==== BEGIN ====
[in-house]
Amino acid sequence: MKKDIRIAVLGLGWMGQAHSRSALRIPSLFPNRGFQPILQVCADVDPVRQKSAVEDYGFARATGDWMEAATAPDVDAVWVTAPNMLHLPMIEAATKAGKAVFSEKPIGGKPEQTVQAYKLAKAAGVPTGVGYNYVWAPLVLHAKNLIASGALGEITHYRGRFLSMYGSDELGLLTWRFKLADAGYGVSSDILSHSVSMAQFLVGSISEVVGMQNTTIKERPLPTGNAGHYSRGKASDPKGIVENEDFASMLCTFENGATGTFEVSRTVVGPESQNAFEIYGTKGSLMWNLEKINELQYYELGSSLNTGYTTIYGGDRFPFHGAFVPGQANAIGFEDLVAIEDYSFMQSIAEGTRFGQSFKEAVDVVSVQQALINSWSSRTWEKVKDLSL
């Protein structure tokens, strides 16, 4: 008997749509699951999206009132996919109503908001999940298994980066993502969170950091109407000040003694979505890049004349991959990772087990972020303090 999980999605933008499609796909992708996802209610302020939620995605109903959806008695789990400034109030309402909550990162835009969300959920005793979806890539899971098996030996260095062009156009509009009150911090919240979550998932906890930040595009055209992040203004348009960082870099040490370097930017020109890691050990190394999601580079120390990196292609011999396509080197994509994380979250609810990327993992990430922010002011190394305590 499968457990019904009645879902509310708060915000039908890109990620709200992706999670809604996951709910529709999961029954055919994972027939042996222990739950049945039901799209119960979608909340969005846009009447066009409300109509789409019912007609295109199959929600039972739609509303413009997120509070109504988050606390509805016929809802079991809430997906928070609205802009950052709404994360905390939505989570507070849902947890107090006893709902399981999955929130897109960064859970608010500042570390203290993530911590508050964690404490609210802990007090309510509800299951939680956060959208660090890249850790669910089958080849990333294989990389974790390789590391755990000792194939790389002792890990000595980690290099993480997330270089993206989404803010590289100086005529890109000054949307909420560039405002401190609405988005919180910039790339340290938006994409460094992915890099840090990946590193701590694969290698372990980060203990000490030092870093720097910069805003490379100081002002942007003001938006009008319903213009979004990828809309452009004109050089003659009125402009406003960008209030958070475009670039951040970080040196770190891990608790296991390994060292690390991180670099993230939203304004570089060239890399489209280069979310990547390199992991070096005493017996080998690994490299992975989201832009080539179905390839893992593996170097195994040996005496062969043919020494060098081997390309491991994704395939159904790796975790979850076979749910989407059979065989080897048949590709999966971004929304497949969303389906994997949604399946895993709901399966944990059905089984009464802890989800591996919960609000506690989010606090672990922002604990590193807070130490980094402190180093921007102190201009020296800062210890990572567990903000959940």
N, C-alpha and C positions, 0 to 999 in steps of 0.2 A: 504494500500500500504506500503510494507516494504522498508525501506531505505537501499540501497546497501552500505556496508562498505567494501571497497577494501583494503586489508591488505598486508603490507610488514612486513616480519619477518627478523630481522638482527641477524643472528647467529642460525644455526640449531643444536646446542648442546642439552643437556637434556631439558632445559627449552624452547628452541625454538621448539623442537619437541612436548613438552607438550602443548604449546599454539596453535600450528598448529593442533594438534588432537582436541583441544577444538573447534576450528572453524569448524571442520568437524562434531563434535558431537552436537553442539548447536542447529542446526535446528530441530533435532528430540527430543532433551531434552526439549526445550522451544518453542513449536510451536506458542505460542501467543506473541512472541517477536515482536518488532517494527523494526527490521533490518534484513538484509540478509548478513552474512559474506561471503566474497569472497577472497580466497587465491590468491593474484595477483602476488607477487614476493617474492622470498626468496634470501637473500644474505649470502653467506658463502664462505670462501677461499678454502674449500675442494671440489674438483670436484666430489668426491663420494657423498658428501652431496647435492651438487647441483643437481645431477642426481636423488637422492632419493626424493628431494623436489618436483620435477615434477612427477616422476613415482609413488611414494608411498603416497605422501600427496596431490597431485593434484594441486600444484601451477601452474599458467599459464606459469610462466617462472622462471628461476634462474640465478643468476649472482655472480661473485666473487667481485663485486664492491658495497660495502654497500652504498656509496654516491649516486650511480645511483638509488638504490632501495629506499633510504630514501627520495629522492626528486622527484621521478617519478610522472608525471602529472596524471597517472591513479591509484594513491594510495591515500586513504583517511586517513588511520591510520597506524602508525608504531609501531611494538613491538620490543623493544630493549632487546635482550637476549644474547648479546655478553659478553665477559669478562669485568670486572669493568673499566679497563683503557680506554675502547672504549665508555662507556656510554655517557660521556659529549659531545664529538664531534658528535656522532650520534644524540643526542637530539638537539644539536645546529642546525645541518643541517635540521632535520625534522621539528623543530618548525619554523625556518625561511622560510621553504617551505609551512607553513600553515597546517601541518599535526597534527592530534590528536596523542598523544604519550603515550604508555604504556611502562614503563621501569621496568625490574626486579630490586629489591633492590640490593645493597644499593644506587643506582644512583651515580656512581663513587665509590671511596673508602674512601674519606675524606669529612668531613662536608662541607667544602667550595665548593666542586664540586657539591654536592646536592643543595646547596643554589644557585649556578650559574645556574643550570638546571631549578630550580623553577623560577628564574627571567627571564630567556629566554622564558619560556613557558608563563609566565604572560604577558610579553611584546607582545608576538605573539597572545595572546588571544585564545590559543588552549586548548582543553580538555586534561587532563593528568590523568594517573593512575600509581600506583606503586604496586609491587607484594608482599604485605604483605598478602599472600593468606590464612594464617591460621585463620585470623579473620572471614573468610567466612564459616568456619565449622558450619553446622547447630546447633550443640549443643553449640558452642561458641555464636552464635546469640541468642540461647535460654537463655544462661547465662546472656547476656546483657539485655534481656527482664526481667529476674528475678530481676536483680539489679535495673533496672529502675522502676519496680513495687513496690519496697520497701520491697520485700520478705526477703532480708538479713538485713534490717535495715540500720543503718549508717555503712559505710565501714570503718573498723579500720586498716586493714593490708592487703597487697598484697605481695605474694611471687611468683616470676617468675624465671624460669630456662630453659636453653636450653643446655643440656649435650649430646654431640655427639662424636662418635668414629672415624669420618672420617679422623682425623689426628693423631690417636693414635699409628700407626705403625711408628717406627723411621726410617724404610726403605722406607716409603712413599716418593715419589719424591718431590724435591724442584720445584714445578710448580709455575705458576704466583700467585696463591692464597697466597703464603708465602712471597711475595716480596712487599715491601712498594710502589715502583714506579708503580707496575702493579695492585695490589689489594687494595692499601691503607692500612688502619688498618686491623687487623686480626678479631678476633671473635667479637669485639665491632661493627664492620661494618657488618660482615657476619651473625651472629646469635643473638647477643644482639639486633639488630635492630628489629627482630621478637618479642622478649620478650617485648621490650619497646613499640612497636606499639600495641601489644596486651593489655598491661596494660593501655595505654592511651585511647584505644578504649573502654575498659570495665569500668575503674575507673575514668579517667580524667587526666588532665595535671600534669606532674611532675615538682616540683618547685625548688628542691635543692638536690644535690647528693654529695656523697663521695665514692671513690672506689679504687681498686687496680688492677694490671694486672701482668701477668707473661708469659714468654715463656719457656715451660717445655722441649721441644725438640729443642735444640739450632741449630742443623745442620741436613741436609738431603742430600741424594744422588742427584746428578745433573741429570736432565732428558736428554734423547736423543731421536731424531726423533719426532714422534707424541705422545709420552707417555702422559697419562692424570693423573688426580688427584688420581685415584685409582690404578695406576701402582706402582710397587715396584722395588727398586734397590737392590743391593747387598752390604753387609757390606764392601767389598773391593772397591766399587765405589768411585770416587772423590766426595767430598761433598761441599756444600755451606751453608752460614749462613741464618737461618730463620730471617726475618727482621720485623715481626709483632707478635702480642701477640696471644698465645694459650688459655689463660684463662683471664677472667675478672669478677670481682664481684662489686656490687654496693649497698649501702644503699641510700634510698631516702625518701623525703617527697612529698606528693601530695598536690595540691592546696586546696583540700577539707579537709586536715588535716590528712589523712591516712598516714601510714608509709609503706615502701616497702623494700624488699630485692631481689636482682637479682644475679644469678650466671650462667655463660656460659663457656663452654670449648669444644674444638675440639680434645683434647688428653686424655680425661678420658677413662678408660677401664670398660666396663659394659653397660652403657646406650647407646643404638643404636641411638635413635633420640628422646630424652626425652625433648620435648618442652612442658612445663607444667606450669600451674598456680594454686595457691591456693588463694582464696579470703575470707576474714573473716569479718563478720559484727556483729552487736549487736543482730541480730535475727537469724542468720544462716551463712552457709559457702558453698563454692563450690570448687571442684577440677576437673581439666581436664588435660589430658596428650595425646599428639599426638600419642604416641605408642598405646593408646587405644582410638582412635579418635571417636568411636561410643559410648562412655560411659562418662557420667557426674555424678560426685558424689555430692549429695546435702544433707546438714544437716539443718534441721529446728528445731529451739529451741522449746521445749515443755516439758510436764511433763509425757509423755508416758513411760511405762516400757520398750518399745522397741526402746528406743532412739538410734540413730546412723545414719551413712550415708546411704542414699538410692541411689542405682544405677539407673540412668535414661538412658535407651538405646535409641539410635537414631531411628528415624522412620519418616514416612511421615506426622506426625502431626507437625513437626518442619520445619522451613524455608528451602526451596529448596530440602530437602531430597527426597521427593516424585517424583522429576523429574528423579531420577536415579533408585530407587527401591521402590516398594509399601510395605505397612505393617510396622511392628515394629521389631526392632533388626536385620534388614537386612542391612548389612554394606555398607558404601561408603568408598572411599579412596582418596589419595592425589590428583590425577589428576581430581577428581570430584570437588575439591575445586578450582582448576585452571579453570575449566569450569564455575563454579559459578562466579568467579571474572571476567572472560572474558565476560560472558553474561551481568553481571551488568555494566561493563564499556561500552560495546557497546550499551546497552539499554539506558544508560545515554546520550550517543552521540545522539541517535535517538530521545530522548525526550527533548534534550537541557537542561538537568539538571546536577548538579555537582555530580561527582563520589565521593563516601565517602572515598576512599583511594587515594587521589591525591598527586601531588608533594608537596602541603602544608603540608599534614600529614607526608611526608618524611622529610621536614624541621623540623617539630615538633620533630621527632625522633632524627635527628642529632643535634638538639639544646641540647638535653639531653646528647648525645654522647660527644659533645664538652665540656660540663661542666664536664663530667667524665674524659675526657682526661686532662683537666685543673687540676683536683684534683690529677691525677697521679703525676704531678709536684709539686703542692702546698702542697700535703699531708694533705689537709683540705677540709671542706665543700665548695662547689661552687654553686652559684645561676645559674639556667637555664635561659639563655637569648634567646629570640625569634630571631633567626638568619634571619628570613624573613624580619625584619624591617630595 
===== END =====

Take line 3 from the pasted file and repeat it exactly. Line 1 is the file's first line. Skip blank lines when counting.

């Protein structure tokens, strides 16, 4: 008997749509699951999206009132996919109503908001999940298994980066993502969170950091109407000040003694979505890049004349991959990772087990972020303090 999980999605933008499609796909992708996802209610302020939620995605109903959806008695789990400034109030309402909550990162835009969300959920005793979806890539899971098996030996260095062009156009509009009150911090919240979550998932906890930040595009055209992040203004348009960082870099040490370097930017020109890691050990190394999601580079120390990196292609011999396509080197994509994380979250609810990327993992990430922010002011190394305590 499968457990019904009645879902509310708060915000039908890109990620709200992706999670809604996951709910529709999961029954055919994972027939042996222990739950049945039901799209119960979608909340969005846009009447066009409300109509789409019912007609295109199959929600039972739609509303413009997120509070109504988050606390509805016929809802079991809430997906928070609205802009950052709404994360905390939505989570507070849902947890107090006893709902399981999955929130897109960064859970608010500042570390203290993530911590508050964690404490609210802990007090309510509800299951939680956060959208660090890249850790669910089958080849990333294989990389974790390789590391755990000792194939790389002792890990000595980690290099993480997330270089993206989404803010590289100086005529890109000054949307909420560039405002401190609405988005919180910039790339340290938006994409460094992915890099840090990946590193701590694969290698372990980060203990000490030092870093720097910069805003490379100081002002942007003001938006009008319903213009979004990828809309452009004109050089003659009125402009406003960008209030958070475009670039951040970080040196770190891990608790296991390994060292690390991180670099993230939203304004570089060239890399489209280069979310990547390199992991070096005493017996080998690994490299992975989201832009080539179905390839893992593996170097195994040996005496062969043919020494060098081997390309491991994704395939159904790796975790979850076979749910989407059979065989080897048949590709999966971004929304497949969303389906994997949604399946895993709901399966944990059905089984009464802890989800591996919960609000506690989010606090672990922002604990590193807070130490980094402190180093921007102190201009020296800062210890990572567990903000959940």